For centuries, even in biblical times, gold has stood out as the ultimate store of value. One need only look back at the 44 years that the precious metal propped up global financial economies via the Classical Gold Standard (CGS). The latter endured uninterrupted from the early 1870s until the outbreak of the First World War in 1914. It worked like clockwork because nearly all countries bought into the system by connecting their currencies to the volume of gold they held in reserve. So, anyone with paper currency in a bank account could exchange it for the equivalent in gold at the current price. For example, if gold was $50 per ounce, US investors holding $1,000 in notes could exchange the sum for 20 ounces of gold.
This article is about gold contracts (i.e., explaining the gold trade definition). In that context, the CGS initiated an era when governments, simply by issuing their currencies, entered into automatic contracts with their citizens to back the paper held with the same value in gold – exchangeable as and when required.
Background and Context
However, of course, the objective was not to spend time and effort exchanging gold for notes. Instead, the idea was to give the paper holders complete confidence that a universal asset of value supported their currency. This contractual arrangement extended far and wide, profoundly impacting international transactions. Why? Because the CGS was at the core of all money circulations (with swapping rights available no matter what denomination was in the mix). It fixed the exchange rates between participating coinage – unlike today (in 2022), when currency pairs fluctuate daily. Thus, the primary interest of central banks was protecting their minted paper values with gold convertibility to honour the swap contract no matter who arrived at their door requesting an exchange.
Fast forward to modern-day economies: the CGS no longer exists as governments have significantly diversified their asset portfolios, and economic disciplines (once exercised with precision) have diluted or dissolved altogether. In its place, open forex markets accepted the challenge of determining relative currency values based on the old-fashioned law of supply and demand. As a result, traders can access a consistent stream of tradable currency pairs, the most popular being the American dollar (USD) versus the euro (EUR), pound sterling (GBP), and Australian dollar (but there are scores of others).
All this aside, the allure of gold as an exchange medium persists and functions prolifically as a trader’s preference in modern financial markets and exchanges. Therefore, entering a contract to buy or sell the metal can transact in one of three ways:
- Take possession of or transfer physical gold (e.g., gold coins) – generally involving retail transactions with unsophisticated investors, much like buying apparel or appliances from a reputable dealer.
- Transact mutual or exchange-traded funds (ETFs) that align with SEC-regulated gold assets. This is akin to transacting index funds through the NYSE or the Nasdaq.
- Participate in options strategies converging on gold options and future contracts – the most common high-volume field for precious metal contracting globally. To learn more about this, read on.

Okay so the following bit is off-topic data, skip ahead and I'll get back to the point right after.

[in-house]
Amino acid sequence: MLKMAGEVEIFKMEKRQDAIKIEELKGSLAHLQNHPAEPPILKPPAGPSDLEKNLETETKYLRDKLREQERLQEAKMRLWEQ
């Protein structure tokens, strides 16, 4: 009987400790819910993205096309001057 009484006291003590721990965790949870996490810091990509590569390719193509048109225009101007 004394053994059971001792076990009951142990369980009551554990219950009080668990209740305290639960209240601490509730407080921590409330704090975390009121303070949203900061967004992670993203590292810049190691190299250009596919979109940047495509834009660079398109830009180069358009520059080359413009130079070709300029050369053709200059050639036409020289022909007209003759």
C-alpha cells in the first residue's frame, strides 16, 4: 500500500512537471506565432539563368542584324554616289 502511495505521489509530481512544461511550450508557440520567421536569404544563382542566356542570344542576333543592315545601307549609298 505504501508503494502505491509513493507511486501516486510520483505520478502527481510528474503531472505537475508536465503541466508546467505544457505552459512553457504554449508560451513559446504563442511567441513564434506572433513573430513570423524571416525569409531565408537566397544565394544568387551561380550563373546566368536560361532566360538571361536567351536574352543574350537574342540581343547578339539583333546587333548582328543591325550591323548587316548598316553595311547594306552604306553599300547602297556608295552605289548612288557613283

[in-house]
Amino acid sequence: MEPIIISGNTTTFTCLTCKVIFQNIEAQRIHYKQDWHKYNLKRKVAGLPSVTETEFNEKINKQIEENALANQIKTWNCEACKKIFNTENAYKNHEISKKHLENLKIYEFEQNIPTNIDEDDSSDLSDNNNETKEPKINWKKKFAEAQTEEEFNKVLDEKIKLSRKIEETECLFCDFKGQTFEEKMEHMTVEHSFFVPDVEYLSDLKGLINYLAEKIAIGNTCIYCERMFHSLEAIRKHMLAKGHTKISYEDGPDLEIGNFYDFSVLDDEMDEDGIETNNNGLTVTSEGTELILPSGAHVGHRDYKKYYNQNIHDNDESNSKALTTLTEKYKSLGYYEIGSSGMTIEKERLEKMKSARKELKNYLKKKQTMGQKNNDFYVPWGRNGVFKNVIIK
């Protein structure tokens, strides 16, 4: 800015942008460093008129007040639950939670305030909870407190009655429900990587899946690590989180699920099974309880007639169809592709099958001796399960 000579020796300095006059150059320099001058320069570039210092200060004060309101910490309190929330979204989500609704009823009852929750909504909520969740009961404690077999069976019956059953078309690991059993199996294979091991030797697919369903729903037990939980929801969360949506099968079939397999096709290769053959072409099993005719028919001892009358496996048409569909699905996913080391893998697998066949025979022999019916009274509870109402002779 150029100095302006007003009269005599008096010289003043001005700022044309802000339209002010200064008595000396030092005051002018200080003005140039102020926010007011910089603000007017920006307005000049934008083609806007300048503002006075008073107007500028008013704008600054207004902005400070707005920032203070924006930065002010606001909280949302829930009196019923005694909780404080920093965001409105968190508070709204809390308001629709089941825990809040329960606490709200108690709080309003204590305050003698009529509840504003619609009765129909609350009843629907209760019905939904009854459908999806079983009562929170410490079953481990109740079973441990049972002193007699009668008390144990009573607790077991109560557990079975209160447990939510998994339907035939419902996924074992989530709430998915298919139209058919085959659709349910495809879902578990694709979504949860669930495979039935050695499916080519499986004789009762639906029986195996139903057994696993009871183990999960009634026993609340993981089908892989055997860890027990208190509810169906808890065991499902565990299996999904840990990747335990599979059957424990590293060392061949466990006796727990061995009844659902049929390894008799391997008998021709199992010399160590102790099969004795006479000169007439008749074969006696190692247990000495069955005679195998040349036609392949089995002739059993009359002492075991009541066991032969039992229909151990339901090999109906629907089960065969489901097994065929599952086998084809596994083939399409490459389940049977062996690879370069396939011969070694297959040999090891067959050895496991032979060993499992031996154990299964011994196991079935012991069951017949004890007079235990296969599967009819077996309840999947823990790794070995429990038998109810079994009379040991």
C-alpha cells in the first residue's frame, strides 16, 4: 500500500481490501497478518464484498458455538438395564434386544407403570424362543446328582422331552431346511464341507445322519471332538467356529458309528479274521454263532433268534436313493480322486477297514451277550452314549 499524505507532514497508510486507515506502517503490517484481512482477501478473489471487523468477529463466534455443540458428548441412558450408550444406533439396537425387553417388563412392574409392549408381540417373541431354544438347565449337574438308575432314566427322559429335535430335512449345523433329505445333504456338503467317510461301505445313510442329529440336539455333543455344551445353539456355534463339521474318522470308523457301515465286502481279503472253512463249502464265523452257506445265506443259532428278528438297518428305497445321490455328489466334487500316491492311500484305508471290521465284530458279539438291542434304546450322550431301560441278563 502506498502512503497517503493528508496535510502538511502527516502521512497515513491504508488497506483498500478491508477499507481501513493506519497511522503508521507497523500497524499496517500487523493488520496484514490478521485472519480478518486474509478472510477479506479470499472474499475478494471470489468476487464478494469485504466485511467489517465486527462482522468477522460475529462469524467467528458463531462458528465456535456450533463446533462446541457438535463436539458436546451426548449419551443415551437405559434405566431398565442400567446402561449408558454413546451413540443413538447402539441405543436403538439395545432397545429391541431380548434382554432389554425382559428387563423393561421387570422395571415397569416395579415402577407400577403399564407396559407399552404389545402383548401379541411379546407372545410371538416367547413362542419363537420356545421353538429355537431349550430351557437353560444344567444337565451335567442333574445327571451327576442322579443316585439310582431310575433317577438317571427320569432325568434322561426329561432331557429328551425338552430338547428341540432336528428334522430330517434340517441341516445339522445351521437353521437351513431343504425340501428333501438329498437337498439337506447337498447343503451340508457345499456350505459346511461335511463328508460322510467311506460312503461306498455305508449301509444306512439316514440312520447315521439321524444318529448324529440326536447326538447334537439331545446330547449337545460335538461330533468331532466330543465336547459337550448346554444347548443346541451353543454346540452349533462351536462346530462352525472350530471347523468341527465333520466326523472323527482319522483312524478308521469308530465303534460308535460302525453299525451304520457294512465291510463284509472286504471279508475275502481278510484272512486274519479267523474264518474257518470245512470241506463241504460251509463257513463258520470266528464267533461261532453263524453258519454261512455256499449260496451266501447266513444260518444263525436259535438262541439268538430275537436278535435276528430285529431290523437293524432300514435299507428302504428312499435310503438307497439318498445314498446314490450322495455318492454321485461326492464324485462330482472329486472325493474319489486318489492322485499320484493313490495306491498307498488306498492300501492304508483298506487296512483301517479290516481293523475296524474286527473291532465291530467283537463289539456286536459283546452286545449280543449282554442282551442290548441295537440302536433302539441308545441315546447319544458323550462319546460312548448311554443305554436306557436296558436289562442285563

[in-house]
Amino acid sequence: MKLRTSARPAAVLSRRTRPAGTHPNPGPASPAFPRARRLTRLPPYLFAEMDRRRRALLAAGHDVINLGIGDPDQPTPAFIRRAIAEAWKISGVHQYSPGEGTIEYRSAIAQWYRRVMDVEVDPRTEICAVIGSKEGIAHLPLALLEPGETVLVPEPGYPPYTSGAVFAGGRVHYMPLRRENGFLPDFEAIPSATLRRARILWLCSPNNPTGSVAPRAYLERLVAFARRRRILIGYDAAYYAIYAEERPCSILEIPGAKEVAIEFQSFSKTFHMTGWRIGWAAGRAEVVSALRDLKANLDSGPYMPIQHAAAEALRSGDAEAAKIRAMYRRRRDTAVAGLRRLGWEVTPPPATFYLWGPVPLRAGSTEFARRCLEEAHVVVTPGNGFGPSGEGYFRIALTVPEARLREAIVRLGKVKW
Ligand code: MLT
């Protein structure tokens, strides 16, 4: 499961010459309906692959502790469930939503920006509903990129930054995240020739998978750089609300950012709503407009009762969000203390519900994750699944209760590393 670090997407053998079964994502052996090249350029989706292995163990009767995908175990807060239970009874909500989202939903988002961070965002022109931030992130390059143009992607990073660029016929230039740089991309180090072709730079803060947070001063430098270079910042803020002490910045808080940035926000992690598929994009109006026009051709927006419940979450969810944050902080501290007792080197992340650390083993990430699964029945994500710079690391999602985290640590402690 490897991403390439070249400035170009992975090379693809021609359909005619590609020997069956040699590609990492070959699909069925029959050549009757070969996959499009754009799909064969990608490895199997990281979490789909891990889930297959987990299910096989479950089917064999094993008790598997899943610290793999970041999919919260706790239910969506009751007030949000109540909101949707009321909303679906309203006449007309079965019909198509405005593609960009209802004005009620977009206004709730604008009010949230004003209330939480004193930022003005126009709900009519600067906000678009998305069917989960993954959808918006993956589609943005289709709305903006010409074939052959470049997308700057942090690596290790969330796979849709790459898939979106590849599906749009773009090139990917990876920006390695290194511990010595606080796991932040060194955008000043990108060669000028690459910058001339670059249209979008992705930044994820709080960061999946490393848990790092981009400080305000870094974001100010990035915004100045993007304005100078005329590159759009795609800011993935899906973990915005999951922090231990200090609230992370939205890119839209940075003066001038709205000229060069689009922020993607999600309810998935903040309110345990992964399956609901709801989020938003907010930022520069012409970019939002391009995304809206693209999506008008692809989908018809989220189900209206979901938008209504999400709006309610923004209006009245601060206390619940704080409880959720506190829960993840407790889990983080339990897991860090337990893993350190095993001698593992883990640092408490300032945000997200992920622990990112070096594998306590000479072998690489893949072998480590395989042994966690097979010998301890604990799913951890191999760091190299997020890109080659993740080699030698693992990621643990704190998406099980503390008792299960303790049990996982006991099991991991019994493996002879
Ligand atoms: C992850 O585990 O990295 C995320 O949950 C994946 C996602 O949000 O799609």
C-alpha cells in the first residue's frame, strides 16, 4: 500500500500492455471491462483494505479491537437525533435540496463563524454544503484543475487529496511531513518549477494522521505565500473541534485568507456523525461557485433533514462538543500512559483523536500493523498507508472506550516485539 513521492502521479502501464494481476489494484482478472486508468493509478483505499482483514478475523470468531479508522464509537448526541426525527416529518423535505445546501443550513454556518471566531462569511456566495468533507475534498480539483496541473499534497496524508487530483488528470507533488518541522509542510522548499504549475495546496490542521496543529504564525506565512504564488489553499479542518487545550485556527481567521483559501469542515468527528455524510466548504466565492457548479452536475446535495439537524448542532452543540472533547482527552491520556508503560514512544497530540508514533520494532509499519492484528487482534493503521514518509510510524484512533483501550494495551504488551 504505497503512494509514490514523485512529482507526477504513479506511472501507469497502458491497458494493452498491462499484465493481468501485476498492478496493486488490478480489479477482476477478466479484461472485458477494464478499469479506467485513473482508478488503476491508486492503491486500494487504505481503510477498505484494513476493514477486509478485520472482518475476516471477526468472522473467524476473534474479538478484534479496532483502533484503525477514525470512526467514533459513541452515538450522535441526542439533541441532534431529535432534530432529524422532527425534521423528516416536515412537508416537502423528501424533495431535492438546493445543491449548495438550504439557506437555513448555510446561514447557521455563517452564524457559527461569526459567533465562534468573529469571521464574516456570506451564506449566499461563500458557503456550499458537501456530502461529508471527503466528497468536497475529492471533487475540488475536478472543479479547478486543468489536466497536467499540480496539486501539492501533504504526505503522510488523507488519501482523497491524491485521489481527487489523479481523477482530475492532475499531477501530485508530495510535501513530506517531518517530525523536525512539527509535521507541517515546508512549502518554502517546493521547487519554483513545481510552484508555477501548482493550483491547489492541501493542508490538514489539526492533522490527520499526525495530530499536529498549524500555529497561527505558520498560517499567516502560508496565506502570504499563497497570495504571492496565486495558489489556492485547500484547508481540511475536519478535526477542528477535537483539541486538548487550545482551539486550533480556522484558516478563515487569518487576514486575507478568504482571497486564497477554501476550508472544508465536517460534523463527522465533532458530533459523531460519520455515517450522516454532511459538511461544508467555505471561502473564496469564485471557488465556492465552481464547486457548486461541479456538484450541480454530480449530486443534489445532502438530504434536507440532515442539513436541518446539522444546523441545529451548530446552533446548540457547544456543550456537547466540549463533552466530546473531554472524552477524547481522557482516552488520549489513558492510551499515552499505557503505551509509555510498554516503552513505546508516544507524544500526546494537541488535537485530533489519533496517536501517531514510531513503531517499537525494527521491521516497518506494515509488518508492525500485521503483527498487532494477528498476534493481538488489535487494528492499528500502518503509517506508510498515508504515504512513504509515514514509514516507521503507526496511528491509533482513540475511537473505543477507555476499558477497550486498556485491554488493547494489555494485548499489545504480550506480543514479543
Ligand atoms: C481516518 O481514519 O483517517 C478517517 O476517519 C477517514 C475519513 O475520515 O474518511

A Closer Look at Gold Futures Contracts
These slot into the arena of standardised, exchange-traded contracts where sellers and buyers agree to deliver gold (24 carats) at a predetermined quantity and price on a future date. So, the advantages are that future contracts, buying or selling in any market conditions, carry the benefit of instant execution and regulatory compliance. The latter ensures that outcomes are 100% aligned with the gold price at the relevant time points. Who does it benefit?
- Jewellers and industrial entities – these entities deploy gold in manufacturing and therefore rely on future contracts for acceptable certainty on the metal’s pricing range for purchase or sale as a commodity or a component down the line. In other words, they rely on it to hedge pricing fluctuation risk.
- Investors interested in asset holdings of gold without taking physical possession prefer futures as a convenient way to establish a portfolio. However, strategies of this nature cannot avoid expiration dates. Hence, unless the parties roll over or counteract their future positions (i.e., continue the trading process), on the expiration date, they must take possession of the gold or deliver it to a buyer.
Entering a futures contract is a legally binding agreement for delivering gold on an agreed-upon date at an agreed-upon price via a regulated brokerage platform (i.e., a recognised exchange). The latter provides standardised virtual contracts that contain slots for:
- Place of delivery
On the other end of the spectrum, future contracts allow speculators to participate in the markets without any physical gold backing.
How Do Gold Future Contracts Work?
More specifically, participants can take one of two positions on entering contracts:
- They can go long: Buying a fixed quantity of gold by accepting the obligation to take delivery of it on a pre-agreed future date and paying for it then at a pre-agreed price.
- They can go short: Selling a fixed quantity of gold by accepting the obligation to deliver it on a pre-agreed future date, receiving payment for it then, at a pre-agreed price.
The marketplace for futures – centralised and under the auspices of regulated platforms – is integrity-safe, dynamic and flexible. Moreover, it permits contractual parties to execute follow-up contracts that effectively erase original positions. For example (#1):
- Suppose an investor goes long for 100 troy ounces (TOs), known as a brick of gold, at $1,800 per TO (i.e., $180,000 total) on 1st December for closure on 10th